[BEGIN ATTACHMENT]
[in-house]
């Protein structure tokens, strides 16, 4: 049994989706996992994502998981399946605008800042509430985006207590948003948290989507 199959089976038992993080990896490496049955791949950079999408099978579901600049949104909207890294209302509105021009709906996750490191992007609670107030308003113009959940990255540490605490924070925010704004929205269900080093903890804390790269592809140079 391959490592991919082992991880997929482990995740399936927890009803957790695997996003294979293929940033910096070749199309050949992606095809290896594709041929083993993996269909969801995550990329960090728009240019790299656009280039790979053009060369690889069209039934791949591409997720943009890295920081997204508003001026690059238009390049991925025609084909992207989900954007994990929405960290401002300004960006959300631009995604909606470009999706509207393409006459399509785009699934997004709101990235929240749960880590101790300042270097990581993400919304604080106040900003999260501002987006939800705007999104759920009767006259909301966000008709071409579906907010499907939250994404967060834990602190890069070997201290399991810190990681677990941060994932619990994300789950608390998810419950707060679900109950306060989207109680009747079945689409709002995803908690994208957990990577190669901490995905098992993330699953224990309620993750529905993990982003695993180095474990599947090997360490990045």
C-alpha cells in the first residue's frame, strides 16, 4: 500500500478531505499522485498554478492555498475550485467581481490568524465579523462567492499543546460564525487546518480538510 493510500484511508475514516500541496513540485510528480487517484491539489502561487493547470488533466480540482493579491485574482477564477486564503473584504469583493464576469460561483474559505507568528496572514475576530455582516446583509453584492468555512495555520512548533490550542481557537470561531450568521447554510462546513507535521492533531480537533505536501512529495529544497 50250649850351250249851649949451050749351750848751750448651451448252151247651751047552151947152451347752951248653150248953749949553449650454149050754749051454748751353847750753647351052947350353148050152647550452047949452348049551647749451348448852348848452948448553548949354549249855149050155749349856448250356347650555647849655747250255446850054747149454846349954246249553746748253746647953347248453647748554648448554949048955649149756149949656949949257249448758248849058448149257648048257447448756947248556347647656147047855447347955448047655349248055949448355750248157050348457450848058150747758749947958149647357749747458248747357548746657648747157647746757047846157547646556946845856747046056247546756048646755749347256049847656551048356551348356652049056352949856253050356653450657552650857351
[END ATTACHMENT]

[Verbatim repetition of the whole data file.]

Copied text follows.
[in-house]
């Protein structure tokens, strides 16, 4: 049994989706996992994502998981399946605008800042509430985006207590948003948290989507 199959089976038992993080990896490496049955791949950079999408099978579901600049949104909207890294209302509105021009709906996750490191992007609670107030308003113009959940990255540490605490924070925010704004929205269900080093903890804390790269592809140079 391959490592991919082992991880997929482990995740399936927890009803957790695997996003294979293929940033910096070749199309050949992606095809290896594709041929083993993996269909969801995550990329960090728009240019790299656009280039790979053009060369690889069209039934791949591409997720943009890295920081997204508003001026690059238009390049991925025609084909992207989900954007994990929405960290401002300004960006959300631009995604909606470009999706509207393409006459399509785009699934997004709101990235929240749960880590101790300042270097990581993400919304604080106040900003999260501002987006939800705007999104759920009767006259909301966000008709071409579906907010499907939250994404967060834990602190890069070997201290399991810190990681677990941060994932619990994300789950608390998810419950707060679900109950306060989207109680009747079945689409709002995803908690994208957990990577190669901490995905098992993330699953224990309620993750529905993990982003695993180095474990599947090997360490990045």
C-alpha cells in the first residue's frame, strides 16, 4: 500500500478531505499522485498554478492555498475550485467581481490568524465579523462567492499543546460564525487546518480538510 493510500484511508475514516500541496513540485510528480487517484491539489502561487493547470488533466480540482493579491485574482477564477486564503473584504469583493464576469460561483474559505507568528496572514475576530455582516446583509453584492468555512495555520512548533490550542481557537470561531450568521447554510462546513507535521492533531480537533505536501512529495529544497 50250649850351250249851649949451050749351750848751750448651451448252151247651751047552151947152451347752951248653150248953749949553449650454149050754749051454748751353847750753647351052947350353148050152647550452047949452348049551647749451348448852348848452948448553548949354549249855149050155749349856448250356347650555647849655747250255446850054747149454846349954246249553746748253746647953347248453647748554648448554949048955649149756149949656949949257249448758248849058448149257648048257447448756947248556347647656147047855447347955448047655349248055949448355750248157050348457450848058150747758749947958149647357749747458248747357548746657648747157647746757047846157547646556946845856747046056247546756048646755749347256049847656551048356551348356652049056352949856253050356653450657552650857351